How much personal injury compensation can I claim?
If you have been injured and somebody else is fully or partly to blame, you may be entitled to claim personal injury compensation. Personal injury claims cover physical injuries, illness and psychological disorders. As far as possible, compensation can help you to rebuild your life to the quality it was before the accident. Sustaining an injury as a result of another person’s negligence is hard to bear and compensation is a way of correcting that wrongdoing and suffering.
How is personal injury compensation calculated?
The amount of compensation you can claim depends on your personal circumstances and your specific injury. You might be able to claim:
- Losses and expenses: This can include lost wages, medical treatment costs or damage to your property.
- Future losses and expenses: If you have a long-term injury, your claim could cover future reduced wages, taking into account inflation over time.
- Injury compensation: This takes into account the pain, suffering and disruption to your life. Past court decisions and court guidelines are used to calculate what you are entitled to.
- General damages: This covers those things that are difficult to put a monetary value on, such as missing a family wedding or having to take a less enjoyable job due to your injuries. It also covers potential future problems you may encounter as a result of your injury.
Every claim is individual, but these are the range of compensation amounts that can be awarded in 2019, as informed by the ‘Judicial College Guidelines for the Assessment of General Damages in Personal Injury Cases’:
Accident at work: £5,5000 to £50,000 plus
Assault: £1,000 to £500,000
Holiday accidents: £690 (food poisoning) to £56,000 (fractured bone)
Slip, trip and fall: £1,000 (broken ankle) to £20,250
Whiplash: £2,500 upwards
What’s involved in the personal injury claims process?
You have a maximum of 3 years to make a physical or psychological personal injury claim. The exception is injured children who usually have until their 21st birthday. Always take legal advice as quickly as possible so that there is enough time to gather evidence to support your claim.
Here’s an outline of the legal process:
- Establish that your injury is someone else’s fault or at least that they are partly to blame. Your personal injury lawyer may seek independent evidence to prove this.
- You work with your lawyer to gather and collate documents and photographs that prove your injury and financial losses are a result of the accident. Your lawyer will help you to prove that the compensation you are seeking is reasonable and not excessive.
- Details of your claim are sent to the insurers of the party who is to blame for your injury.
- Your lawyer arranges medical examinations. Health specialists write a medical report to support your claim.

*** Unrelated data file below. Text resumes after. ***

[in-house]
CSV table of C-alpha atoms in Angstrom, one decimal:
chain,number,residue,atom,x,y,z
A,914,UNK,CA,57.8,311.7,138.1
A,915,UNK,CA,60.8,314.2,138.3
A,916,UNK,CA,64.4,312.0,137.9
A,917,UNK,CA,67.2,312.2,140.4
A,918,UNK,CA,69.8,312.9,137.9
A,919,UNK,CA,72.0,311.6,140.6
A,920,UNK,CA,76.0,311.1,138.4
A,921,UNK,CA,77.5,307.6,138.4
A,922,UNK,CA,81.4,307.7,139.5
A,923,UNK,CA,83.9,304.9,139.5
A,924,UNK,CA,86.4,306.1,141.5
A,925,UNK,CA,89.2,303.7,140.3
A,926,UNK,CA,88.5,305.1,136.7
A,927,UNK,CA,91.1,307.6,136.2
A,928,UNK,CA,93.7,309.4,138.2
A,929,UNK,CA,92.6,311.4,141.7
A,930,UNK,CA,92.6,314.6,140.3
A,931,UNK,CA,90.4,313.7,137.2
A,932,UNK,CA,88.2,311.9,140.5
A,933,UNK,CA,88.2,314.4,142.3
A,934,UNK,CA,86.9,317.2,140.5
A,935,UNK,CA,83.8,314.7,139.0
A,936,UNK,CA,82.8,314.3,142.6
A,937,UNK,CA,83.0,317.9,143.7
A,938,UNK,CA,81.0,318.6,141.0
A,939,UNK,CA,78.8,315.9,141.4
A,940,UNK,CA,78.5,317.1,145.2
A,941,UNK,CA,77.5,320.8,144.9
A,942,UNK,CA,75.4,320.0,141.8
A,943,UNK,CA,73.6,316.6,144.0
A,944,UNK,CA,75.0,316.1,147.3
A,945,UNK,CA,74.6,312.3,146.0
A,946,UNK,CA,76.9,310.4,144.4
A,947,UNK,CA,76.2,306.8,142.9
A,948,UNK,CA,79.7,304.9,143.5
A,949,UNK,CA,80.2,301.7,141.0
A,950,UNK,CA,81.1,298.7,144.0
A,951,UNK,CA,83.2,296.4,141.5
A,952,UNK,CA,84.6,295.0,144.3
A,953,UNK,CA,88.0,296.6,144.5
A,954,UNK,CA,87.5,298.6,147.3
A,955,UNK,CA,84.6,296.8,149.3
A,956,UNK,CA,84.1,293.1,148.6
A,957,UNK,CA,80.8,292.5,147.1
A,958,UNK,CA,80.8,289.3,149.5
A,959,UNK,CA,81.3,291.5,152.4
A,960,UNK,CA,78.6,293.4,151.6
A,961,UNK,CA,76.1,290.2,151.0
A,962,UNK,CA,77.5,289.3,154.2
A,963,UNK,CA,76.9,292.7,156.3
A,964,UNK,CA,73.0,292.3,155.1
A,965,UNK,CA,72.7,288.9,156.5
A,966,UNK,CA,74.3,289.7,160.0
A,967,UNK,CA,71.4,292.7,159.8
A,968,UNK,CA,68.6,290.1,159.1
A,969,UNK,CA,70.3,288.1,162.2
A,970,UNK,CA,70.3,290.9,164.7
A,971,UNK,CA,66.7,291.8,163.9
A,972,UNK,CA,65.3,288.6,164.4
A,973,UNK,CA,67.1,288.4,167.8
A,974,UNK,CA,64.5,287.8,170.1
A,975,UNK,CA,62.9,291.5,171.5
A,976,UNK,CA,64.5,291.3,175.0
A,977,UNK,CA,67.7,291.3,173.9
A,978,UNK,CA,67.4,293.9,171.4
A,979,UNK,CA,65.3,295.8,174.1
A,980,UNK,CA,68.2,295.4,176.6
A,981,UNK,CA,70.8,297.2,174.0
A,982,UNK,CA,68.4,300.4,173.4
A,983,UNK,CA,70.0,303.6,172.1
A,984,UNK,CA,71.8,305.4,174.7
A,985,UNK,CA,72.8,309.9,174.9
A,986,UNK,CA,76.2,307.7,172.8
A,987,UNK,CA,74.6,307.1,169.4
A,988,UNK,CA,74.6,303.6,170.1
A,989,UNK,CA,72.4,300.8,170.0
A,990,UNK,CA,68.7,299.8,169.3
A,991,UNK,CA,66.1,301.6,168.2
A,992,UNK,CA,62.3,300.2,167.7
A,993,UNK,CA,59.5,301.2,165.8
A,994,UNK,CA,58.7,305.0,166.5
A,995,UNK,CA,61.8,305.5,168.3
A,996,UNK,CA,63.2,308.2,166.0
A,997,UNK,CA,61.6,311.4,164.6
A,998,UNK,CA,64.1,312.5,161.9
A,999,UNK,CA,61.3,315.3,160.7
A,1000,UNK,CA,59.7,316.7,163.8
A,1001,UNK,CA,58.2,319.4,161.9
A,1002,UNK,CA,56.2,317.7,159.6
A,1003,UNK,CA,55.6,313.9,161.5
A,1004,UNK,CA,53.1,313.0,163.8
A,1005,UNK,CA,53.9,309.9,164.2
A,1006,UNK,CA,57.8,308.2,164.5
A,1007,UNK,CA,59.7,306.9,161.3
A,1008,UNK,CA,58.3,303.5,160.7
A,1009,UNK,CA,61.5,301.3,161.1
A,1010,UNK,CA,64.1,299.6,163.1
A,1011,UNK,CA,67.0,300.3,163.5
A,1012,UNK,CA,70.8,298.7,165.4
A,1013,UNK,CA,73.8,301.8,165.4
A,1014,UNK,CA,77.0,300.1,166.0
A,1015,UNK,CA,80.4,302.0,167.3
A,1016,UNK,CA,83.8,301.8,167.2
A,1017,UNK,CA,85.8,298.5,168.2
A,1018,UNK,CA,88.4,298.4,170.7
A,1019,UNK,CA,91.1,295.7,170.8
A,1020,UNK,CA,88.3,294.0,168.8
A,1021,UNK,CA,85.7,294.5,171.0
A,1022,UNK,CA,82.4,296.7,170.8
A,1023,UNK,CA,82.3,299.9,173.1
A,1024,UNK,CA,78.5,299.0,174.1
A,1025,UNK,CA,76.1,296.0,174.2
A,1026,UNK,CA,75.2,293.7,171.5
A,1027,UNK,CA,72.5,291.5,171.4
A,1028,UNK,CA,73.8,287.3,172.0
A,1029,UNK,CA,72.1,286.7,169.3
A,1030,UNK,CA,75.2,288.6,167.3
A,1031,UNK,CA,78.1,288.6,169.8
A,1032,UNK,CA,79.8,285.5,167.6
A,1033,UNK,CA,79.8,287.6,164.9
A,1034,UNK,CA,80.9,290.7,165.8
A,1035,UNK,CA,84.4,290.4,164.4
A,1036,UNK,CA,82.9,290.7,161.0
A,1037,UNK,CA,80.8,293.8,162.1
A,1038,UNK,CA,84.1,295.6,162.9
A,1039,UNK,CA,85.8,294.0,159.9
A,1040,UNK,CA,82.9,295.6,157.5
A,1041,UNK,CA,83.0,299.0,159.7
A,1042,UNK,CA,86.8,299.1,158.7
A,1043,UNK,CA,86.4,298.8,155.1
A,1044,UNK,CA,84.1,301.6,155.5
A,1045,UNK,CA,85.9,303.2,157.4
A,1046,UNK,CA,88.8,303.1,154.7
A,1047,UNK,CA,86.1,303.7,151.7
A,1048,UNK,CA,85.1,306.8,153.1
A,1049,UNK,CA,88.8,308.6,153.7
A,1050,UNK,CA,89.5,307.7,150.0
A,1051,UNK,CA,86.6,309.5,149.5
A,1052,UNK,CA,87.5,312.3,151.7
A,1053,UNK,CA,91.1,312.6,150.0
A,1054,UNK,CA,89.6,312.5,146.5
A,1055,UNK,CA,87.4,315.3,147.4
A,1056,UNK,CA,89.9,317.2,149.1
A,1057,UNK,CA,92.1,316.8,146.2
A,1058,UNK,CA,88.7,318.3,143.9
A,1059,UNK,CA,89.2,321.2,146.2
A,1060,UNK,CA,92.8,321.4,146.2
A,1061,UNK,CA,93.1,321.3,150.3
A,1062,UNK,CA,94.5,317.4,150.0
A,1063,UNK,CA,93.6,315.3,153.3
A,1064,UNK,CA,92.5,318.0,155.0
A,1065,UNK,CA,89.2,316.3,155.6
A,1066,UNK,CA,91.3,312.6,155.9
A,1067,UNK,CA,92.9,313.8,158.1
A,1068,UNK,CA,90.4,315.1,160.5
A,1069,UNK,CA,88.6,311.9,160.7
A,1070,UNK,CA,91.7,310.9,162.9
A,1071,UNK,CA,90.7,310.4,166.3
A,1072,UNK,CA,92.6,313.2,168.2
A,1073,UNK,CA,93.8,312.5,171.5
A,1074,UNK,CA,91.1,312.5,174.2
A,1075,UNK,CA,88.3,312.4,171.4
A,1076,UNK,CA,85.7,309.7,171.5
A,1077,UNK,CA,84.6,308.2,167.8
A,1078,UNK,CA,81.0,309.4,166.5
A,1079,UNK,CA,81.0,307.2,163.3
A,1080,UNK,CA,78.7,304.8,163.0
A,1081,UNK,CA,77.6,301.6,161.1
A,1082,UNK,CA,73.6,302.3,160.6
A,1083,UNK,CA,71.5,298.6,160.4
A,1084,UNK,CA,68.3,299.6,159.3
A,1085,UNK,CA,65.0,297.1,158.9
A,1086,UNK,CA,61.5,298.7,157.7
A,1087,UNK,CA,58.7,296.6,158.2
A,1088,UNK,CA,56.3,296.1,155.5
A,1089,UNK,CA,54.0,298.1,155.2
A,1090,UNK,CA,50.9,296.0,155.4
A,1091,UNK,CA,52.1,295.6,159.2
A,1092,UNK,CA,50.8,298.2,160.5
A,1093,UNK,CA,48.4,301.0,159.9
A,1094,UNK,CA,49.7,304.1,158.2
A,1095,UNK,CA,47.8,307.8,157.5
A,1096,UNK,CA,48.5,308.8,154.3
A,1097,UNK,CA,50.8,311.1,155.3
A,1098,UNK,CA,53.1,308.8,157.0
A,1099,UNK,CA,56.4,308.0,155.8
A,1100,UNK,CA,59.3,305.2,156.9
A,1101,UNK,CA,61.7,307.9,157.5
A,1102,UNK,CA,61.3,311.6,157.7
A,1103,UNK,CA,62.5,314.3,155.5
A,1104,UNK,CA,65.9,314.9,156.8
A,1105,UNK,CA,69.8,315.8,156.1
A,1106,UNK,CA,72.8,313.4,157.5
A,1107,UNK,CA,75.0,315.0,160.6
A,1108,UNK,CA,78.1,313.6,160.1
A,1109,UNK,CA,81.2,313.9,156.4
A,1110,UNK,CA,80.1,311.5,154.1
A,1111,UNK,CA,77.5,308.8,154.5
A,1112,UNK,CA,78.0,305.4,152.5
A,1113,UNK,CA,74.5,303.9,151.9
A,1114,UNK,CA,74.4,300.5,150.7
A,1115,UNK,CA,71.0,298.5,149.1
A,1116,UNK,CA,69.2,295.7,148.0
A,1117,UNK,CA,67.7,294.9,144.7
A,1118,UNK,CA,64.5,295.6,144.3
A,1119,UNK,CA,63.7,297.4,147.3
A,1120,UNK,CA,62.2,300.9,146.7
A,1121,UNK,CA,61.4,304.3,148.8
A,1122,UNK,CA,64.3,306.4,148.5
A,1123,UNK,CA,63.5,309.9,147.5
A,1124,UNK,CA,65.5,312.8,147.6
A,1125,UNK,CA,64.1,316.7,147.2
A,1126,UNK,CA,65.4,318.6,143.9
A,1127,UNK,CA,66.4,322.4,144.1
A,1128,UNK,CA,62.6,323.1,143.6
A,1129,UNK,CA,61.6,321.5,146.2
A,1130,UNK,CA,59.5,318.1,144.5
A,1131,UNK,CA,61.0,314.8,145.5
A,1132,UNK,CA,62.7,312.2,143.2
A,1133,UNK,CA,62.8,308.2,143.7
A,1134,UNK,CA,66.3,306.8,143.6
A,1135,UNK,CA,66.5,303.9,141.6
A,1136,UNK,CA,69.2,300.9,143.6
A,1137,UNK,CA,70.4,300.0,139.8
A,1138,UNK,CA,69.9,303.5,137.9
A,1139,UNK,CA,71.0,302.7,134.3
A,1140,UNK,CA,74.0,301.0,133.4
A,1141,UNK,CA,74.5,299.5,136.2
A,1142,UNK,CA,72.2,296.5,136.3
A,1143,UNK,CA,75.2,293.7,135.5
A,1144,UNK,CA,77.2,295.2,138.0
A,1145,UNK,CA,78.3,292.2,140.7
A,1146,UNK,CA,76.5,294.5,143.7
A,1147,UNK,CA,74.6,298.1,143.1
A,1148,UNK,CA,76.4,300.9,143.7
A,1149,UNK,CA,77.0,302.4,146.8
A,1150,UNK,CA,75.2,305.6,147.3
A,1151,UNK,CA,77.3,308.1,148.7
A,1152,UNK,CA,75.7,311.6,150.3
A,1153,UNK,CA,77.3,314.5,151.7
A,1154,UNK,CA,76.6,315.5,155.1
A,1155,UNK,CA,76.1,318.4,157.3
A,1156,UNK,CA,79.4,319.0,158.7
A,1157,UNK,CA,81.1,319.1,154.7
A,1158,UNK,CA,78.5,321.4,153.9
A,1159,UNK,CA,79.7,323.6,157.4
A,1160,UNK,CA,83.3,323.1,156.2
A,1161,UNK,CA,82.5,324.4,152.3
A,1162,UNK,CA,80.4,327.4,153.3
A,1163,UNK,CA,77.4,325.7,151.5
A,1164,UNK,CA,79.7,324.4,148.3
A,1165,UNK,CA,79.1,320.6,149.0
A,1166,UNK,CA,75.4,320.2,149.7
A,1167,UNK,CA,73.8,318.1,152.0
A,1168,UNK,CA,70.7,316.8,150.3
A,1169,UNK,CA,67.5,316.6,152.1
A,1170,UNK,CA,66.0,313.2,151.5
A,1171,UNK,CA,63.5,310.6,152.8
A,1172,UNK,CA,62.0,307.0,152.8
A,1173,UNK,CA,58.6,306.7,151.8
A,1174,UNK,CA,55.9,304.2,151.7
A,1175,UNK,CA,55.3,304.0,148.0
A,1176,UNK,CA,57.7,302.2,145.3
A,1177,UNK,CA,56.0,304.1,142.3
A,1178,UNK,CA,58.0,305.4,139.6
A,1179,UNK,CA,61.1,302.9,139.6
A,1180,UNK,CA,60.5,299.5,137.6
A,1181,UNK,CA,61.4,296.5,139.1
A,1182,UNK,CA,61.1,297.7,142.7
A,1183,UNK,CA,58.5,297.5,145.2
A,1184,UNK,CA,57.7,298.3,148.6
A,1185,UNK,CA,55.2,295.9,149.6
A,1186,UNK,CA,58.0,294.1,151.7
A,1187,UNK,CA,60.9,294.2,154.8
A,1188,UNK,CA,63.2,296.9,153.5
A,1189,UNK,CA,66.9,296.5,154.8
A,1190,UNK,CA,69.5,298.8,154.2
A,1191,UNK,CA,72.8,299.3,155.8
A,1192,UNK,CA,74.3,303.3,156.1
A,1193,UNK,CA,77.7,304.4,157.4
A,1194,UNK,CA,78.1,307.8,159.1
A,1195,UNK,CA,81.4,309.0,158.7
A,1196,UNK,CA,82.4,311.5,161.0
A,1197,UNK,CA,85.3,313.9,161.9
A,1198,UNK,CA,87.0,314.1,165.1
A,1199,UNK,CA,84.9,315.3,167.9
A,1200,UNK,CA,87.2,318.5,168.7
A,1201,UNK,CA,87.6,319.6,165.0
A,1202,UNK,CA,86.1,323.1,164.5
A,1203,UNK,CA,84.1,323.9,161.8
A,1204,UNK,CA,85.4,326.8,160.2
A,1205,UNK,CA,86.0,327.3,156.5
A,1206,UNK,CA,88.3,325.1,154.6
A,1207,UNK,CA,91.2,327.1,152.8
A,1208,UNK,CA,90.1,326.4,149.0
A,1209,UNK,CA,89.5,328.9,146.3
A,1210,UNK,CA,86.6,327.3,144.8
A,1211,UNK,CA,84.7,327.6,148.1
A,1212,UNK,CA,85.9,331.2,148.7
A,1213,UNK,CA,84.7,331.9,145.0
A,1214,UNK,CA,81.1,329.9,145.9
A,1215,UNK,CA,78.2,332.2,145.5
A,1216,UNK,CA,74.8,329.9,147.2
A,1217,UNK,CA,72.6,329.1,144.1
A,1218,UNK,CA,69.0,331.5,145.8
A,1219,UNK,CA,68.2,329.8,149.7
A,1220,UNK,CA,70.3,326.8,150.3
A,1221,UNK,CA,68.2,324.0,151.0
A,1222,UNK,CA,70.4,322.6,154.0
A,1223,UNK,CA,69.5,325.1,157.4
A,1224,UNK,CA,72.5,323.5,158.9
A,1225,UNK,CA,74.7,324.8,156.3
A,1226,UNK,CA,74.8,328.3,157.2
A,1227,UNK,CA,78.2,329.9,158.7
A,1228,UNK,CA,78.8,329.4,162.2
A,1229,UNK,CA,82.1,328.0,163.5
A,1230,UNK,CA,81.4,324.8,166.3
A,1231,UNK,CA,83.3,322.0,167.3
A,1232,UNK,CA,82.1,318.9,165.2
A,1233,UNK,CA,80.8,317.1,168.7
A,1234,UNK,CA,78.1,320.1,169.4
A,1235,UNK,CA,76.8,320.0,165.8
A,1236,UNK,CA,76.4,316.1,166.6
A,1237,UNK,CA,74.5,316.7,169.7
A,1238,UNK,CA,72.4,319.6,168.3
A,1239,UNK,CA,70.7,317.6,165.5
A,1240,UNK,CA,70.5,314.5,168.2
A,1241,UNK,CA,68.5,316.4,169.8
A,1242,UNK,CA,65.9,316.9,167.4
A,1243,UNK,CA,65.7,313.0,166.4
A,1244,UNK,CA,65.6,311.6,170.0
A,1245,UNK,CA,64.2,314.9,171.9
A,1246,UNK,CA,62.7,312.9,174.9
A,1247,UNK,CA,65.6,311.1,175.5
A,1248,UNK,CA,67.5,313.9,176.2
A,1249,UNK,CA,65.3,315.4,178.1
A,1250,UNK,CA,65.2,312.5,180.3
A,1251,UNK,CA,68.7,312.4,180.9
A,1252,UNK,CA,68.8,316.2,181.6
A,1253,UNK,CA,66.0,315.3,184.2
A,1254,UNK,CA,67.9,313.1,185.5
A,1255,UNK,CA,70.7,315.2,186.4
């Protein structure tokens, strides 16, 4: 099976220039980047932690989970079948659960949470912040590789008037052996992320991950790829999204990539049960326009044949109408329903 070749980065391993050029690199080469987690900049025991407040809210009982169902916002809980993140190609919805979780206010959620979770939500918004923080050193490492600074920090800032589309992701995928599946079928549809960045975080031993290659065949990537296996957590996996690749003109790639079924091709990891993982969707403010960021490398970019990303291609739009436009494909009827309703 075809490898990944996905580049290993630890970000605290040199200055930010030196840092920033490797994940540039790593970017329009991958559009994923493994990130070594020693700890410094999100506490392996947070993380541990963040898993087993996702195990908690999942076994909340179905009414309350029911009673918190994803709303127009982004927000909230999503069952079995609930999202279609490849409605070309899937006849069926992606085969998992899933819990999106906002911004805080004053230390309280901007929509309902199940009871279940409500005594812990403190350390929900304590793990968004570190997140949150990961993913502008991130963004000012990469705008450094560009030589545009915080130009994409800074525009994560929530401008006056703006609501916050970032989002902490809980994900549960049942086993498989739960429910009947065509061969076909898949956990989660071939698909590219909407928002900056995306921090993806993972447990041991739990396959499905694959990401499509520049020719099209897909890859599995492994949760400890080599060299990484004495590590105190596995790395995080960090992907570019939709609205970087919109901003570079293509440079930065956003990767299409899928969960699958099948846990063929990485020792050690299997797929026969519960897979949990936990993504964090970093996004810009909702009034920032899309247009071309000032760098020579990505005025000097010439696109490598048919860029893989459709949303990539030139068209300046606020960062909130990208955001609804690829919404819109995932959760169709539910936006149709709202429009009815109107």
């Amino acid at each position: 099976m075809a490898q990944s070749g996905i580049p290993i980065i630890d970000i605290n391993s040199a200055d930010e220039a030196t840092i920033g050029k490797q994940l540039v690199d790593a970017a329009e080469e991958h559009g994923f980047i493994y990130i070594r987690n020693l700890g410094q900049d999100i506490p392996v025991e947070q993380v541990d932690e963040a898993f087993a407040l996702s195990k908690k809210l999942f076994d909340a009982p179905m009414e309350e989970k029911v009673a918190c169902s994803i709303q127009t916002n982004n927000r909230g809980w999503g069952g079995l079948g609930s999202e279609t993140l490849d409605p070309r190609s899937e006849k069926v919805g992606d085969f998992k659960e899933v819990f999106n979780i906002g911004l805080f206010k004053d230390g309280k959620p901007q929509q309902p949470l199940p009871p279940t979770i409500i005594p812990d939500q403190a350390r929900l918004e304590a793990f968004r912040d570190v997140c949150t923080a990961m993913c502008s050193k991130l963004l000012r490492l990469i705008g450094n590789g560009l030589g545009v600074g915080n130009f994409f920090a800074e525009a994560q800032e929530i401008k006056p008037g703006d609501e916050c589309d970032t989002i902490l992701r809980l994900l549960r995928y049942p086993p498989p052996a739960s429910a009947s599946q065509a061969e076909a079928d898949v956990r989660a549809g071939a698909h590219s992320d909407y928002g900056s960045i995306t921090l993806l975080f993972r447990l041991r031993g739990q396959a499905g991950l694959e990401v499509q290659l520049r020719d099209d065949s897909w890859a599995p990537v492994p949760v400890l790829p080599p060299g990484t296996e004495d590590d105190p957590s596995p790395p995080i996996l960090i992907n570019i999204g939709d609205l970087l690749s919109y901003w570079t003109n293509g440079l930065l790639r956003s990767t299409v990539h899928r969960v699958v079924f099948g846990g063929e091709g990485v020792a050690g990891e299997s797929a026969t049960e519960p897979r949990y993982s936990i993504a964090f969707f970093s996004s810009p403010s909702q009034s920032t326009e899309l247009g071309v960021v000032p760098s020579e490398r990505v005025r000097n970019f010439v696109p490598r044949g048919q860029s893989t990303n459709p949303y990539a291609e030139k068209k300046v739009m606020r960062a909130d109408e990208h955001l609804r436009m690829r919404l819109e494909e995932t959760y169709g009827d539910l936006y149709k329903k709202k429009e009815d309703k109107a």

- Your lawyer presents your case to the insurers in order to negotiate the best out-of-court settlement they can. If your opponent’s insurers do not offer fair compensation, your lawyer will request a court assessment. A judge will then decide who was to blame and what level of compensation must be awarded.
- You receive compensation.
Critical changes to compensation law – effective April 2020
In April 2020, the Ministry of Justice plans to introduce changes to compensation law that will have a significant impact on personal injury claims.
The reforms will:
- Increase the small claims limit for all road traffic accidents from £1,000 to £5,000, excluding those involving cyclists, horse riders, pedestrians and motorcyclists.
- For all other personal injury claims, the limit will be increased from £1,000 to £2,000.
- Introduce a tariff system for whiplash injuries which occur as a result of road traffic accidents. That means compensation payouts for these injuries will be reduced. The aim is to put a stop to fraudulent whiplash claims.
The changes will mean that fewer personal injury sufferers are likely to receive compensation. Here’s why:
- Most personal injury claims are worth £5,000 or less – whiplash claims typically fall under this threshold. Under the new reforms these cases will be processed by the small claims court. The small claims court is normally used by people who are not represented by lawyers. However, for the most fair and successful personal injury claim outcome, it is important to engage the services of a specialist lawyer.
- The small claims court doesn’t allow the injured person to recover their legal costs from those they sue. This makes it even more unlikely that they will seek legal representation.
- Many people have no idea how much money to claim for whiplash injuries, according to research commissioned by the Association of Personal Injury Lawyers (APL), so they wouldn’t
 ‘Judicial College Guidelines for the Assessment of General Damages in Personal Injury Cases’ (2019, 14th ed, Oxford University Press).
 The Law Society, Personal Injury, https://www.lawsociety.org.uk/policy-campaigns/articles/personal-injury/